- Asbestos Abatement
- Duct Cleaning
- Industrial Cleaning
- Lead Paint Abatement
- Mold Remediation
Is it Time for Asbestos Testing in Your Home?
It’s not uncommon for homeowners today to assume that asbestos is a concern of the past. While it is true that asbestos insulation is not likely to be found in newer homes, it’s certainly possible for older homes to have asbestos in areas that may not be so obvious, which could result in unexpected health issues related to asbestos exposure.
The team at EHC Associates is a trusted source for asbestos testing and abatement in Lancaster County, Philadelphia, Maryland, New Jersey, New York, and Delaware and as part of our ongoing efforts to help homeowners decide if it’s time to take advantage of the service we offer, we have compiled a list of four warning signs that it may be time for asbestos testing in your home.
1. Having Recently Had Renovations Done
Asbestos does not pose a health risk if it’s undisturbed, even in older homes. It’s only when fibers get loose and become airborne that a problem exists. However, home improvement work can easily disturb older asbestos-containing materials, which is why homeowners who’ve recently renovated a home built before the EPA banned asbestos in the late 1970’s should have testing performed. Even some homes built during the 1980’s may still contain some asbestos in floor tiles, ceilings, pipe cement, and other products and materials. This is because the EPA didn’t extend the asbestos ban to include all newly manufactured products until 1989.
The following household materials installed before the late 1980’s may also contain asbestos:
• Vinyl tiles
• Vinyl sheet with millboard or paper
• Older, flat corrugated roofing
• Vent covers
• Older ceilings with asbestos cement sheets
2. Seeing Disintegrating Pipes or Duct Sealants
Even if a home has been recently renovated, all asbestos insulation or asbestos-containing materials may not have been removed, especially if a home has basement pipes that were untouched during renovation efforts. It’s also easy to overlook basement pipes because they’re often not visible.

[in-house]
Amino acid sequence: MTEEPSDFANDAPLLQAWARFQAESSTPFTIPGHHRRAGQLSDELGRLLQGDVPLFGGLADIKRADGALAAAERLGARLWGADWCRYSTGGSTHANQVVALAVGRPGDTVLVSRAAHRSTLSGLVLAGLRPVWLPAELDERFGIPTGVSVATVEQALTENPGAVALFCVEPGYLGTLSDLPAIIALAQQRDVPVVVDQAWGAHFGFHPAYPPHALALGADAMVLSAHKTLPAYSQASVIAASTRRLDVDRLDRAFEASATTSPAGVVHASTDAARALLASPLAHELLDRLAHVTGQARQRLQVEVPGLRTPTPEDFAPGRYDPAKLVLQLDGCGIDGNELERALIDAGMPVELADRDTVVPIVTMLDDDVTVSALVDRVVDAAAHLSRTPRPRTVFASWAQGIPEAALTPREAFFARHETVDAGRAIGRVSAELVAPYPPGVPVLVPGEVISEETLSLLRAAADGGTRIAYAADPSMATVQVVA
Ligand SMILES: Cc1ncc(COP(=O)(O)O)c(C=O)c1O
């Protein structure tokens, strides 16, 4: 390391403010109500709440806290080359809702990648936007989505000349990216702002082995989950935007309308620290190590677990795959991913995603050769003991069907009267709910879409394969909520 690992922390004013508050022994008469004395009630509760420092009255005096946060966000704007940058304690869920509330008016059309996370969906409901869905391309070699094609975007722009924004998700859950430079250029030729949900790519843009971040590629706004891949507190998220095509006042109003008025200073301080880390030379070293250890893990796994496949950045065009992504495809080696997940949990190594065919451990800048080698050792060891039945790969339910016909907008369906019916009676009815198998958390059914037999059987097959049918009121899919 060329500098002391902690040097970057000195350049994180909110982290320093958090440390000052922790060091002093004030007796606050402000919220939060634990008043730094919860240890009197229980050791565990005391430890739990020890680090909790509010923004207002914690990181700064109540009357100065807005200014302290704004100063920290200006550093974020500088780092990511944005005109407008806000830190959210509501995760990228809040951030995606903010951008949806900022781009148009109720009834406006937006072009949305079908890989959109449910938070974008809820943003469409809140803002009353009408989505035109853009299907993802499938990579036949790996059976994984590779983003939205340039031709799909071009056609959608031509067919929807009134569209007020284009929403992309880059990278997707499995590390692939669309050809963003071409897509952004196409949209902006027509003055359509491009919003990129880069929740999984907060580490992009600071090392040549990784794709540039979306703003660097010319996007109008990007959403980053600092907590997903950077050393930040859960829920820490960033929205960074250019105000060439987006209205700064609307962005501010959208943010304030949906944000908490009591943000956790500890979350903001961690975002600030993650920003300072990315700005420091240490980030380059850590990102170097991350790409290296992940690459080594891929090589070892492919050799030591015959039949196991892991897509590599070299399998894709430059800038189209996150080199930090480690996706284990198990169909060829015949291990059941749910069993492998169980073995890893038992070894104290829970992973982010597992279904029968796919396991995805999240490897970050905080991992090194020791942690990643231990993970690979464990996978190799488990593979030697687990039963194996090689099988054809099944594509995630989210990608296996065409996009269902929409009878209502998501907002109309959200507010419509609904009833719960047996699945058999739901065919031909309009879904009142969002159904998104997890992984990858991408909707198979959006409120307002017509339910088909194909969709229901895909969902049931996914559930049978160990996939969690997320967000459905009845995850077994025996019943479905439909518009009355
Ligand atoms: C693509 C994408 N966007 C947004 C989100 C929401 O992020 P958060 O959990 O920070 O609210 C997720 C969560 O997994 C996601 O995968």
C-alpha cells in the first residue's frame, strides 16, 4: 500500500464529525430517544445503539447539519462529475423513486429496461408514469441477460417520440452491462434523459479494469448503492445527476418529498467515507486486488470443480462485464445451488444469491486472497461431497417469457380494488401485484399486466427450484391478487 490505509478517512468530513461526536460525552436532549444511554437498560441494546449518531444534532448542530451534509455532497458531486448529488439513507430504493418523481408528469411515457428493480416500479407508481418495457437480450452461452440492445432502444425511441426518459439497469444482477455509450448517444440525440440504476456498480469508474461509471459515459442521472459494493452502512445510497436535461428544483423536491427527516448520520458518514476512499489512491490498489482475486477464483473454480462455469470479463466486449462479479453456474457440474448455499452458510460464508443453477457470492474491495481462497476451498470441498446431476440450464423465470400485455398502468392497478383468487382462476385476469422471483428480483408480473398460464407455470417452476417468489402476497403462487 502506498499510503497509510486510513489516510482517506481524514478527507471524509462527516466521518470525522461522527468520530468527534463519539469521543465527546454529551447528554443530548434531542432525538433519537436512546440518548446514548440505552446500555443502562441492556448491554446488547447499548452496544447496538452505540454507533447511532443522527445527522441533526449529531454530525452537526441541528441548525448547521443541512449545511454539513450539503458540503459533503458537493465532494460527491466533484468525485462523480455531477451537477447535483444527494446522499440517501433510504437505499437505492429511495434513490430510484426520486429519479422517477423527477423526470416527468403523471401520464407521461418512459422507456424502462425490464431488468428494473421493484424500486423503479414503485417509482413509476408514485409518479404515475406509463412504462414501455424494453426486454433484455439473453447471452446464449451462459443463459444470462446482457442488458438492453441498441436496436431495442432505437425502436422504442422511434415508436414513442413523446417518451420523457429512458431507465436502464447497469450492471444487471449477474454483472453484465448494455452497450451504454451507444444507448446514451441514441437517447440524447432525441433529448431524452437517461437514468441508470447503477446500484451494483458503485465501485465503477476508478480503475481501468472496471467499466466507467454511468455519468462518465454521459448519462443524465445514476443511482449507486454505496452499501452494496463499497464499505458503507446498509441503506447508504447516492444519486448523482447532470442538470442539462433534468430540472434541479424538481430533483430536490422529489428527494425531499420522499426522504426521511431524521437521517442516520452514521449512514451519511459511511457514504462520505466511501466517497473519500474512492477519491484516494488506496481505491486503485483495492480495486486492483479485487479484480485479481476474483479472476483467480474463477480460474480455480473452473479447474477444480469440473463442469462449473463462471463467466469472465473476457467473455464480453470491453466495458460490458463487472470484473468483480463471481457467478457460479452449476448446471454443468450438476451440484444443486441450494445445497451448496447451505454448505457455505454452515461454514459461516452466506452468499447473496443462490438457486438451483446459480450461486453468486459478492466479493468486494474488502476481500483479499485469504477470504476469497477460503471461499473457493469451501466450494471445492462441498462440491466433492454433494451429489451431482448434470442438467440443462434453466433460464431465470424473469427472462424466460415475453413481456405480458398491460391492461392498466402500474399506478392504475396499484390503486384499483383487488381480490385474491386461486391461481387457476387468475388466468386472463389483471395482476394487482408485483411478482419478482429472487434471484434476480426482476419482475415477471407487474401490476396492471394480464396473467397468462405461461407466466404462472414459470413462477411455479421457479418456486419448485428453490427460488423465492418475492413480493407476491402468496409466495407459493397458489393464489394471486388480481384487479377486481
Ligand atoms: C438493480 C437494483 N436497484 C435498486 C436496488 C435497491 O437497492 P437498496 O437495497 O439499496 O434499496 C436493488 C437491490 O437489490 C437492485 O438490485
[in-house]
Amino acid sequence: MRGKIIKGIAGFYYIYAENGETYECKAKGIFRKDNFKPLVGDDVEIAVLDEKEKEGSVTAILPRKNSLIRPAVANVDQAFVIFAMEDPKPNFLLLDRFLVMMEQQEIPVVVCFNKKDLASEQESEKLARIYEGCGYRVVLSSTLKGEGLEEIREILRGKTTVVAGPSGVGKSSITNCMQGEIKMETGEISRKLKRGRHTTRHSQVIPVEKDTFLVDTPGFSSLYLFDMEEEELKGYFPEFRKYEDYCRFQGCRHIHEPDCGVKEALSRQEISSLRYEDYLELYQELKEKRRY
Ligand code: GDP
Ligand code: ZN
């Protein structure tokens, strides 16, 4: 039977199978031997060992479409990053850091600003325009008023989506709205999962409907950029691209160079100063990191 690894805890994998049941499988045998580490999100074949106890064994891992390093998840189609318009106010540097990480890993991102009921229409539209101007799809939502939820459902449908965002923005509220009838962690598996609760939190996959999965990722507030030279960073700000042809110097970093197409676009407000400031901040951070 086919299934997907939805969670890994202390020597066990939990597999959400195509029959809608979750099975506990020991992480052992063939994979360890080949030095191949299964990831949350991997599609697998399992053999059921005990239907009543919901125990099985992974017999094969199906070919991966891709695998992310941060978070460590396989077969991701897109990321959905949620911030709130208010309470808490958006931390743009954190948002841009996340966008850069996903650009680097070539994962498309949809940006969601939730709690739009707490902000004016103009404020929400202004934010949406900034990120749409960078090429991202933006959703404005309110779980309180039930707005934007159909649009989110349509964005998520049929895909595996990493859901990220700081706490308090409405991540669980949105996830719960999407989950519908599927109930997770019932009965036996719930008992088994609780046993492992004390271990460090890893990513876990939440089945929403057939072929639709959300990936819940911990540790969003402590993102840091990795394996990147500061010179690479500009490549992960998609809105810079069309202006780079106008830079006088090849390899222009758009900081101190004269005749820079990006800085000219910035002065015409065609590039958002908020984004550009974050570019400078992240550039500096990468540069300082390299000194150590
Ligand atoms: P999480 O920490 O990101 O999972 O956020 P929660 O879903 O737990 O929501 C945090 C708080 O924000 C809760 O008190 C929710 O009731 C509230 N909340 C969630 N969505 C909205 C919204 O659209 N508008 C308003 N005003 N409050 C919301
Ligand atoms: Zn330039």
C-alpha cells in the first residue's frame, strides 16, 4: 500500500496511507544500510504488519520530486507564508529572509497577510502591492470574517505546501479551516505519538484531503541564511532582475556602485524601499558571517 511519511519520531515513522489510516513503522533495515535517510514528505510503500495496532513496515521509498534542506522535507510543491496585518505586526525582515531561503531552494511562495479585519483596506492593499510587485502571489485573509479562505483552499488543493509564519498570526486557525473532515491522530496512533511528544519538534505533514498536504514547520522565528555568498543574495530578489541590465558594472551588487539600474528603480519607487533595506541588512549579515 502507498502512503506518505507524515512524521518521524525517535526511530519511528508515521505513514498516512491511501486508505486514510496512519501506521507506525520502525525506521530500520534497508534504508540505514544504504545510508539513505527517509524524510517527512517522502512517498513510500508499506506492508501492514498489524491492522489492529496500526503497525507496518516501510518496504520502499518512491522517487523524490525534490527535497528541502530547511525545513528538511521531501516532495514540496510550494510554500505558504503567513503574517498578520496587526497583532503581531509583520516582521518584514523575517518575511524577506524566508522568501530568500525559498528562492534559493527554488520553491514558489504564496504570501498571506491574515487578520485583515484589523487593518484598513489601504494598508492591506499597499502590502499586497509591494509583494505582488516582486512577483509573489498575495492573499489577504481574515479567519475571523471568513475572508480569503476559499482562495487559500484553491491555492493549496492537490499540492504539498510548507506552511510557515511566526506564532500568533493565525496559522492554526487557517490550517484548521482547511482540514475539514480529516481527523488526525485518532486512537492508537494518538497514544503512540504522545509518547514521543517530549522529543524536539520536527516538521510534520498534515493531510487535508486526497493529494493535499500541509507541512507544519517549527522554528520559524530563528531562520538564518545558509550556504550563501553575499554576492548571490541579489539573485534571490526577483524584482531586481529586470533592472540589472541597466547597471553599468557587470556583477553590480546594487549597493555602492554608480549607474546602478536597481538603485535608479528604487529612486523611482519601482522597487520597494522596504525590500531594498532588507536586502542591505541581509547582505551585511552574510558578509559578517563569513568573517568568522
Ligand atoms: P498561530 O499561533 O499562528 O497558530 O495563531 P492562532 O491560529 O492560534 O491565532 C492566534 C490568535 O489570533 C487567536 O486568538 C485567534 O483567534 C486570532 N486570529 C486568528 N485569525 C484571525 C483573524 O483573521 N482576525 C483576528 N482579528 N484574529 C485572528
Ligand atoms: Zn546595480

But if disintegrating materials around your basement pipes are spotted, it’s time for a homeowner to have asbestos testing done. Similar issues may exist if you have older ductwork that was sealed with asbestos-containing materials.
3. Noticing Symptoms of Asbestosis or Mesothelioma
One of the dangers of undetected asbestos in homes is the possibility of developing serious asbestos-related conditions. Two of the most common ones are asbestosis and mesothelioma. Asbestosis is a chronic lung disease specifically related to expose to asbestos fibers.
Mesothelioma is a rare and aggressive type of cancer linked to asbestos exposure.
Common mesothelioma symptoms include:
• General fatigue
• Unexplained weight loss
• Shortness of breath and/or chronic dry coughing
Common symptoms of asbestosis include:
• Loss of appetite
• Chest pain or tightness
• Persistent coughing and/or shortness of breath
4. Having an Older Gas Fireplace with Fake Ashes
Because asbestos is extremely heat resistant, it was frequently used in artificial fireplaces to create fake embers and ashes. So, in homes with an older fireplace like this, it’s best for homeowners to err on the side of caution and have their home tested for asbestos. This also applies to homes with older furnaces that may have an asbestos coating in certain areas.
What Does Asbestos Look Like?
The fact is that most homeowners don’t know what asbestos looks like. The appearance of asbestos will vary based on what it was originally used for. For example, asbestos sprayed coatings like what may be found on the underside of roofs, in ceilings, or in walls as insulation basically looks like sprayed fire extinguisher foam. Homeowners might find asbestos in thermal insulation painted with bitumen, wrapped, or sealed with a coating of plaster. Materials like this tend to have a high fiber release risk when they wear down with age.
Once a popular choice for fire protection in internal partition walls and acoustic and thermal insulation, asbestos insulating board (AIB) may be seen in large blocks or tile-like pieces. It’s usually a plain white material. For instance, if AIB was used in an old fire door, it might become noticeable when the door’s exterior material chips or wears aware. Asbestos may also be found as:
• Textured, decorative coatings on ceilings and walls
• Paper or felt for that was used for general heat insulation or fire protection on things like roofing felt
• Asbestos-reinforced plastics on older toilets or staircases
• Thermoplastics used in floor tiles
• Insulating barriers on older circuit breakers
• Bitumen products made with asbestos
The Three Types of Asbestos Fibers
To further clarify what asbestos looks like, let’s look at the three types of asbestos fibers. Accounting for more than 90 percent of asbestos found in U.S. buildings, chrysotile asbestos fibers are white, flexible, and curly. Tremolite fibers can range in color from milky white to darker green fibers. These are also sharper-shaped fibers that are easier to inhale. Straight, needle-like amosite fibers can also become easily trapped in lungs. It’s also these brown-colored fibers that were once widely used in many asbestos-containing products.
Contact EHC Associates today to schedule asbestos testing if you think you may have this substance in your home. If asbestos is found, we can recommend appropriate, affordable abatement options.